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Webmatters : Neuve Chapelle Indian Memorial
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Neuve Chapelle Indian Memorial


The village of Neuve Chapelle is some 5 kilometres north of La Bassée and 20 kilometres west-south-west of Lille. The Memorial is 800 metres south-west of the village on the east side of the road from La Bassée to Éstaires.

Neuve Chapelle Indian Memorial


Neuve Chapelle Indian Memorial

Historical Information

The Memorial takes the form of a circular enclosure, in the foreground of which is a column nearly 15 metres high, recalling the pillars of Ashokar, surmounted by a Lotus capital, the Star of India and the Imperial Crown.

On either side of the column two carved tigers guard this temple of the dead. The column and the tigers are supported by a podium, on the near side of which is carved India 1914-1918, while on the far side are the Battle Honours of Indian units on the Western Front.

From the ends of the podium a pierced stone railing extends half-way round the circle, and the ends of the semicircle are marked by two small domed chattris, roughly East and West. The far semicircle is enclosed by a solid wall on which are carved the names of over 4,700 soldiers of the Indian Army.

39 members of the 1914-1918 Indian Forces commemorated here were cremated at Patcham Down, Sussex. In 2010, their point of commemoration was transferred back to Patcham Down when a new memorial was unveiled there.

The Commonwealth War Graves Commission decided in 2009 that, although these men did not have graves, they were not ‘missing’ in the conventional sense and it would therefore be more appropriate to commemorate them on a memorial at the cremation site. The Patcham Down Indian Forces Cremation Memorial was designed and built by the Commonwealth War Graves Commission and unveiled on 26 September 2010.

Also engraved on the Memorial is the following inscription:

To the honour of the army of India which fought in France and Belgium, 1914-1918, and in perpetual remembrance of those of their dead whose names are here recorded and who have no known grave.

Neuve Chapelle Indian Memorial

The memorial was designed by Sir Herbert Baker with sculpture by Charles Wheeler. It was unveiled by the Earl of Birkenhead on 7 October 1927.

Neuve Chapelle Indian Memorial

In 1964 a Special Bronze Panel was added to this memorial with the names of 210 servicemen of undivided India who died during the 1914-1918 war, whose graves at Zehrensdorf Indian Cemetery, Germany, had become unmaintainable. Although this plaque still exists, the graves were reinstated in 2005.

Zehrensdorf Plaque


This site also contains the Neuve-Chapelle 1939 – 1945 Cremation Memorial. In 1964 the remains of 8 Indian soldiers (including 2 unidentified) were exhumed from Sarrebourg French Military Cemetery Extension and cremated.

The names of the 6 identified soldiers are engraved on panels at the Neuve Chapelle Memorial, together with the following inscription:

1939 – 1945 In honour of these soldiers who died in captivity in North-West Europe and whose mortal remains were committed to fire.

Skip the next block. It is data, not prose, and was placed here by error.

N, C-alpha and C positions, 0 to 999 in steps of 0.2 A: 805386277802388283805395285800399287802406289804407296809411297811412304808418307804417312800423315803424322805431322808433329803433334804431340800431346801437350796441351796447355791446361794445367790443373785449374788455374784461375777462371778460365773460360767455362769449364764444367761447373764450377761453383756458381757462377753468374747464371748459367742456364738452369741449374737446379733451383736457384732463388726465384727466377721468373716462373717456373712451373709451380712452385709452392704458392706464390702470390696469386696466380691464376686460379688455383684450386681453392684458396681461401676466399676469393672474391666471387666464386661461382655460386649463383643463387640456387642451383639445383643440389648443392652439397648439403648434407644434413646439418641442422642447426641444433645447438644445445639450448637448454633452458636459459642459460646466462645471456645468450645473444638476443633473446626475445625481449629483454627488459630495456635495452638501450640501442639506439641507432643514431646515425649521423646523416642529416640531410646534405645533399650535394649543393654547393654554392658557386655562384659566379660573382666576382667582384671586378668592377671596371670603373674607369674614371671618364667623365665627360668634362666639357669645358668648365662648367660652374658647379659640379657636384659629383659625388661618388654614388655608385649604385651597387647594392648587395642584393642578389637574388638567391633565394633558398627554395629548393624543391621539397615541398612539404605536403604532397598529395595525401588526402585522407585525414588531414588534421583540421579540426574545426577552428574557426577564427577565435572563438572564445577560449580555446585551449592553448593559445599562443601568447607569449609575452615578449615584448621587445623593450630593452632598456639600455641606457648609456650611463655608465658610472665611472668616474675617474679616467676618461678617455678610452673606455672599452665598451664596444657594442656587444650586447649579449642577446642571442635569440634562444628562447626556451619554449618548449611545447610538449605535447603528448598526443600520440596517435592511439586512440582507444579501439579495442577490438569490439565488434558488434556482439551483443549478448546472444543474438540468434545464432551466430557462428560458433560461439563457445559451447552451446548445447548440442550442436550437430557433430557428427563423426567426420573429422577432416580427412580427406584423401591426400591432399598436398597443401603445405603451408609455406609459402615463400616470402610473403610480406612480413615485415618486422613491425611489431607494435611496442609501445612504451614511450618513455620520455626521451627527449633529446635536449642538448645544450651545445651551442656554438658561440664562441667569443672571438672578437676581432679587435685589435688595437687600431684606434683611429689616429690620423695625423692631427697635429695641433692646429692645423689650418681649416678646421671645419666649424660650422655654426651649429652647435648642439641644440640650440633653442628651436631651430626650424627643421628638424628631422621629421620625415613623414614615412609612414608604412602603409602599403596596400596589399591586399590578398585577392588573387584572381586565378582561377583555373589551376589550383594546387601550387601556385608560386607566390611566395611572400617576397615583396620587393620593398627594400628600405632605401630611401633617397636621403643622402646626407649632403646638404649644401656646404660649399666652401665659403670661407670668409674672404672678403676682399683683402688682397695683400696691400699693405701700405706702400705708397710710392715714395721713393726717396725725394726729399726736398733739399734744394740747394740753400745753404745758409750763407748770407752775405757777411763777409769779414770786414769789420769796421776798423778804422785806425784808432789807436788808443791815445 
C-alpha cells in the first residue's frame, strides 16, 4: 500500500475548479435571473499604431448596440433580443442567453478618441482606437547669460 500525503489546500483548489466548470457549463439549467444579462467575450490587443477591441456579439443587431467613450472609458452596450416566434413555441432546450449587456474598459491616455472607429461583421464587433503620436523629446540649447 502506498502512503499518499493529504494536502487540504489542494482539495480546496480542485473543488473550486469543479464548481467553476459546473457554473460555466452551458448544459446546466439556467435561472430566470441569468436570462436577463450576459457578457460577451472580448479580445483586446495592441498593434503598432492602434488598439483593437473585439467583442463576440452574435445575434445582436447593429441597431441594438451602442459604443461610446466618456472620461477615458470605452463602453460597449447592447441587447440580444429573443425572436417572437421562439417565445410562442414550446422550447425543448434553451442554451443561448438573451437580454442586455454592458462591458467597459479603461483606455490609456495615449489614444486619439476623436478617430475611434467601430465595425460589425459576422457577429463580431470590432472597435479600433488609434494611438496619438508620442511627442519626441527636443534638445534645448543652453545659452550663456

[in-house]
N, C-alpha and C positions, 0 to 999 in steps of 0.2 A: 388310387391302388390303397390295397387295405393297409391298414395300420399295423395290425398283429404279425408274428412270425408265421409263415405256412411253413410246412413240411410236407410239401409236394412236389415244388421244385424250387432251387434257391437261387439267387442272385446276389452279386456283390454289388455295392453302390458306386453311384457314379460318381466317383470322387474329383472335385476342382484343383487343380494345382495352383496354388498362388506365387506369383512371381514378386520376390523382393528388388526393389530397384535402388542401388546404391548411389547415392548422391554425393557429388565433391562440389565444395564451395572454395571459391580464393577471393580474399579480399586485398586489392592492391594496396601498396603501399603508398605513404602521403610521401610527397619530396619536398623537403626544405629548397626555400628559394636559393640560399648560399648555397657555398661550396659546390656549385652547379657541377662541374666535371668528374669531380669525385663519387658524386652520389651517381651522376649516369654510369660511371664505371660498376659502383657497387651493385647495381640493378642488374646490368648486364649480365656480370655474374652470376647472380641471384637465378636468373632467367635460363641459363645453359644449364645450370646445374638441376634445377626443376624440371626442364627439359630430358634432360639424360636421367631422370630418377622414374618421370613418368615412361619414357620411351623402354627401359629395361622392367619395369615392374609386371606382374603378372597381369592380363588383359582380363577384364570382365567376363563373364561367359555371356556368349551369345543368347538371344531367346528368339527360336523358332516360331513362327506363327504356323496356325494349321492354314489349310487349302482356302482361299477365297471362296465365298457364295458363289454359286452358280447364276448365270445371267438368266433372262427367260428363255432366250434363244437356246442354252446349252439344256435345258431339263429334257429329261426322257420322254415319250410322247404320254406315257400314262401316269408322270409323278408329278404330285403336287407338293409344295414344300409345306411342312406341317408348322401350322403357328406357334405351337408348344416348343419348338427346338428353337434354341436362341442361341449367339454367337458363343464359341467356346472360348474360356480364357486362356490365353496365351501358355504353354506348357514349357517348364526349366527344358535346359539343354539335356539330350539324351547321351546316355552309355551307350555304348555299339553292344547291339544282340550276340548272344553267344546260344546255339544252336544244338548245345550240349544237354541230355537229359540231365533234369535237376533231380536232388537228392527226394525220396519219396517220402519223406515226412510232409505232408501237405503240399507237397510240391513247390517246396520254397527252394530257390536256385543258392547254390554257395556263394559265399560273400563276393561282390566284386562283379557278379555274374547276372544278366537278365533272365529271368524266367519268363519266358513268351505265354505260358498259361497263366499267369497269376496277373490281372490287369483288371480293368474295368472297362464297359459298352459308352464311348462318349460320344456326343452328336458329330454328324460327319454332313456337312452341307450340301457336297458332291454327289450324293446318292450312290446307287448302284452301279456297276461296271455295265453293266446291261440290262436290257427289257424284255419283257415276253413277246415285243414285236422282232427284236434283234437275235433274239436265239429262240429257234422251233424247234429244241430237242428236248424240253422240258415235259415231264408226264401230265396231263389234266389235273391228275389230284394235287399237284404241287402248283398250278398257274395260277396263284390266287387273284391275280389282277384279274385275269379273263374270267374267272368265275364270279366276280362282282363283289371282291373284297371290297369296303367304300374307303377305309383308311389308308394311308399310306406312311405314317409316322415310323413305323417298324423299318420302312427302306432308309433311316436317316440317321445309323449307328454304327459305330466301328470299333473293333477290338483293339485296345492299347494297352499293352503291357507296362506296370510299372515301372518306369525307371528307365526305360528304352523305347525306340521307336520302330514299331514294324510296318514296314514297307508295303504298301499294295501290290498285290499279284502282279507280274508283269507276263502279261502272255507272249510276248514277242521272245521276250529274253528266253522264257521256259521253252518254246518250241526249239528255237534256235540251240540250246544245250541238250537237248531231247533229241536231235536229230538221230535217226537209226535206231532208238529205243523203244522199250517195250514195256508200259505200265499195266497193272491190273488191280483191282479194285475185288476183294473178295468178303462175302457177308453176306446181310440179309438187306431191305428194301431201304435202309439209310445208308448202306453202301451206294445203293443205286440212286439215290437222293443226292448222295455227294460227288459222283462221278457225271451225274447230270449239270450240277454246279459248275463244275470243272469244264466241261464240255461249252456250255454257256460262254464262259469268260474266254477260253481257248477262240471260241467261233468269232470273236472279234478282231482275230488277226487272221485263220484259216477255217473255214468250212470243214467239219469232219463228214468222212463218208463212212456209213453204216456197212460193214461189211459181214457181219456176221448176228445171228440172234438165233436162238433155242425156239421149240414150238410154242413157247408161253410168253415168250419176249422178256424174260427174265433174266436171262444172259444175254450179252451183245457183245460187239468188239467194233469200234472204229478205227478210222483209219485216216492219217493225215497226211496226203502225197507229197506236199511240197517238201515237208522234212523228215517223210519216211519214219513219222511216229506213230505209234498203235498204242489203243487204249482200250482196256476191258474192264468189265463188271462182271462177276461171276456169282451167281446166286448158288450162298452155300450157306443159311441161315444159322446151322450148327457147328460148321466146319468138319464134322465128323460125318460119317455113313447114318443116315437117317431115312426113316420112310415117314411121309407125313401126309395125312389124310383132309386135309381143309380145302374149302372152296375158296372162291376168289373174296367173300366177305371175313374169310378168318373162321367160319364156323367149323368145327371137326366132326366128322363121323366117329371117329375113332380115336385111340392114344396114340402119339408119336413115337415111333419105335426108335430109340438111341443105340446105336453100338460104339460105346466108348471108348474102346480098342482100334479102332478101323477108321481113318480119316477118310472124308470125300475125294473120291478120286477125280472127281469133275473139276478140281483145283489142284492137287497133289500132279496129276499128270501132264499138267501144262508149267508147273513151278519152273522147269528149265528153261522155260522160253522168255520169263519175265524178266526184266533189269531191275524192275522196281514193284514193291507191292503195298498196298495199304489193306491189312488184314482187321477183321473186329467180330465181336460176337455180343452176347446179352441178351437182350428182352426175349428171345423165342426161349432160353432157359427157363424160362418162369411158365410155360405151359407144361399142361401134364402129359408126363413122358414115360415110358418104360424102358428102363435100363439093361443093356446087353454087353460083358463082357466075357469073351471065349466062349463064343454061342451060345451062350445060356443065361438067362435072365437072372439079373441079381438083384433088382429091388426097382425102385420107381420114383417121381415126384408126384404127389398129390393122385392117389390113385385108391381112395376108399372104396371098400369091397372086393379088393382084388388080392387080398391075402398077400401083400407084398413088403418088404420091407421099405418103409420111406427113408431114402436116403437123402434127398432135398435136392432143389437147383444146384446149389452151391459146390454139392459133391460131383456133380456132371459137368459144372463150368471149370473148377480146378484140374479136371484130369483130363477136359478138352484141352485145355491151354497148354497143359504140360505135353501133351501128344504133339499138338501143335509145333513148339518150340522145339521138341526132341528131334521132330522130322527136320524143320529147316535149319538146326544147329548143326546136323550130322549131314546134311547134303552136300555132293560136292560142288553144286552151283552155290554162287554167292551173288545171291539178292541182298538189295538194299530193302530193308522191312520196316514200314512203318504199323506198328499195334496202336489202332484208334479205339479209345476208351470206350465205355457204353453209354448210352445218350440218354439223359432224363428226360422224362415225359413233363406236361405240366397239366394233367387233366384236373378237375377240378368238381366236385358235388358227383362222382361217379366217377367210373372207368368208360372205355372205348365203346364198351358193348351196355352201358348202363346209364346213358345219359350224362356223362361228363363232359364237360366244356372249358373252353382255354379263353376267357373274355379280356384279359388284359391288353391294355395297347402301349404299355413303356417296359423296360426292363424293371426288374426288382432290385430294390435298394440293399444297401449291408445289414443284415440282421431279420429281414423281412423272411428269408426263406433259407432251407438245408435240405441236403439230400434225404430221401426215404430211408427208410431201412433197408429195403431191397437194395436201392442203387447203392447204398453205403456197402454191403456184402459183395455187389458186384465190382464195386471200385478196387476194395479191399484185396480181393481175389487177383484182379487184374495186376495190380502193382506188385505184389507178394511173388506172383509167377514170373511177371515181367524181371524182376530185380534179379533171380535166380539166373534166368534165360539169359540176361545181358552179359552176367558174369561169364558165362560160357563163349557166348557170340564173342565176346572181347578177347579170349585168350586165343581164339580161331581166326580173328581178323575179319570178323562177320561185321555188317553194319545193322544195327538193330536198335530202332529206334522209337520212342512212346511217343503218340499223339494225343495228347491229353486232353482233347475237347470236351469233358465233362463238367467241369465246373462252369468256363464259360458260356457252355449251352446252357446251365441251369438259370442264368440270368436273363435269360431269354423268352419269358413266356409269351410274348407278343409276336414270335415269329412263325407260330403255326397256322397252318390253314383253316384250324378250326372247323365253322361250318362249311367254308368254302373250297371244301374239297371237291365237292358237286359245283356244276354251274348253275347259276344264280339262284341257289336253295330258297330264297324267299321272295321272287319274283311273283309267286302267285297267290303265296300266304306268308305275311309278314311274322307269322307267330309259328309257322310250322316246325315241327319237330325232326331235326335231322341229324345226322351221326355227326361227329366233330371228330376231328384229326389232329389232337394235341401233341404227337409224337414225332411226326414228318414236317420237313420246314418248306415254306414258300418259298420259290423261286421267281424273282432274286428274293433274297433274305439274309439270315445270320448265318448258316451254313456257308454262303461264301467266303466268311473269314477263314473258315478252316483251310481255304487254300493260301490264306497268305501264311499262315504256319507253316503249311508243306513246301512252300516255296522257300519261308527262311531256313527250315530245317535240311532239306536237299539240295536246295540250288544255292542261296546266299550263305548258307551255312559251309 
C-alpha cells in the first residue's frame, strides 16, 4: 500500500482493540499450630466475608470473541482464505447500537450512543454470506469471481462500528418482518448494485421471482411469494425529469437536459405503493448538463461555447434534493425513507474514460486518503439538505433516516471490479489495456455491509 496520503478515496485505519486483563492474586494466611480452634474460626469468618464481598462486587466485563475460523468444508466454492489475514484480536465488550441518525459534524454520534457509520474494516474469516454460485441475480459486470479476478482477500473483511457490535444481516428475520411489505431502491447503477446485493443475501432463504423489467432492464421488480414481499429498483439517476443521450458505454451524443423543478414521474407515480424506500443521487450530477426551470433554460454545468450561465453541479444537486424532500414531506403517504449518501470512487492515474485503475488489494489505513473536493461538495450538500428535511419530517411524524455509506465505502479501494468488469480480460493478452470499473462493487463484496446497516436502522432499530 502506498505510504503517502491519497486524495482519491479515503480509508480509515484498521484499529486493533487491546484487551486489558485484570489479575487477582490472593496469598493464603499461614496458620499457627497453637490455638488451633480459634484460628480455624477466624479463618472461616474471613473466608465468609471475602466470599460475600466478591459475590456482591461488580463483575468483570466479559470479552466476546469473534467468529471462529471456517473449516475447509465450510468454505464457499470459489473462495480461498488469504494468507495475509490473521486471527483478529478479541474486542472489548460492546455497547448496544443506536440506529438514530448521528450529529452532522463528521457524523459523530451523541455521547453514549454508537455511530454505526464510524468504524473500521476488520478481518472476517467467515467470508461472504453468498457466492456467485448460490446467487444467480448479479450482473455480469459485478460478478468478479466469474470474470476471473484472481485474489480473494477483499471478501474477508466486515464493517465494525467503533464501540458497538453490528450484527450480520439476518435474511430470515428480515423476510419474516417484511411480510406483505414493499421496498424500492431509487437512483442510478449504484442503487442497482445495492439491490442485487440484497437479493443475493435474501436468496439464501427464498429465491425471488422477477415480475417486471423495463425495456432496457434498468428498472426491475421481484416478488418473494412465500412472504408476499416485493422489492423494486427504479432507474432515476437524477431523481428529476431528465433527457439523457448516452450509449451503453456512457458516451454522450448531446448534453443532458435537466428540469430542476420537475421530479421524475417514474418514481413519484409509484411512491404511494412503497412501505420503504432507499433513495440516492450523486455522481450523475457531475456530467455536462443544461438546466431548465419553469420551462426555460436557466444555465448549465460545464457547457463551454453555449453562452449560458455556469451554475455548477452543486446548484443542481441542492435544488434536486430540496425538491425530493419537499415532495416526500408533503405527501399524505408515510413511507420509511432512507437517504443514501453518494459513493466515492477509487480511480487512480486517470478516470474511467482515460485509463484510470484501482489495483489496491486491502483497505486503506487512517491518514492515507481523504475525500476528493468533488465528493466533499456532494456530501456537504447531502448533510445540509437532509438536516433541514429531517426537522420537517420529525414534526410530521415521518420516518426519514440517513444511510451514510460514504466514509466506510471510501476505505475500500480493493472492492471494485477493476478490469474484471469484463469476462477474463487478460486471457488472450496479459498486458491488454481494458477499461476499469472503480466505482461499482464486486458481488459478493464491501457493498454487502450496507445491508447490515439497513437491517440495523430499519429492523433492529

Victoria Cross

There are two recipients of the Victoria Cross commemorated here

Gobar Sing Negi VC

1685 Rifleman Gobar Sing Negi VC
2nd Bn 39th Garwhal Rifles
Died on 10th March 1915 aged 21
Son of Badri Sing
of Manjaur, Tehri, United Provinces

Panel: 32

The London Gazette
27th April 1915

For most conspicuous bravery on 10th March, 1915, at Neuve-Chapelle. During our attack on the German position he was one of a bayonet party with bombs who entered their main trench, and was the first man to go round each traverse, driving back the enemy until they were eventually forced to surrender. He was killed during this engagement.

The other Victoria Cross holder on the walls is:

Lieutenant William Bruce VC
59th Scinde Rifles
Frontier Force
Died on 19th December 1914 aged 24
Son of Colonel Andrew CB and Margaret Bruce
of La Fontaine Pontac, Jersey

Panel: 25

The London Gazette
4th September 1919

For most conspicuous bravery and devotion to duty. On the 19th December, 1914, near Givenchy, during a night attack, Lt. Bruce was in command of a small party which captured one of the enemy’s trenches. In spite of being severely wounded in the neck, he walked up and down the trench, encouraging his men to hold on against several counter-attacks for some hours until killed.

The fire from rifles and bombs was very heavy all day, and it was due to the skilful disposition made, and the example and encouragement shown by Lt. Bruce that his men were able to hold out until dusk, when the trench was finally captured by the enemy.


Crichton Memorial

Crichton Memorial

Outside the memorial on the grass bank you will see this cenotaph honouring 2nd Lieutenant Cyril Crichton of the 3rd Bn London Regiment (Royal Fusiliers) who died here on 10th March 1915.

He whom this memorial commemorates was numbered amongst those who, at the call of King and Country left all that was dear to them. Endured hardness, faced danger and finally passed out of the sight of men by the path of duty and self sacrifice giving up their own lives that others might live in freedom. Let those who come after see to it that his name is not forgotten.

He is actually buried in Le Touret Military Cemetery not far from here (Grave: IV C 34). The adjacent Le Touret Memorial to the Missing is well worth visiting.


Other cemeteries in the area

Recent Additions

Brimont Churchyard

Braine Communal Cemetery

Soupir Churchyard

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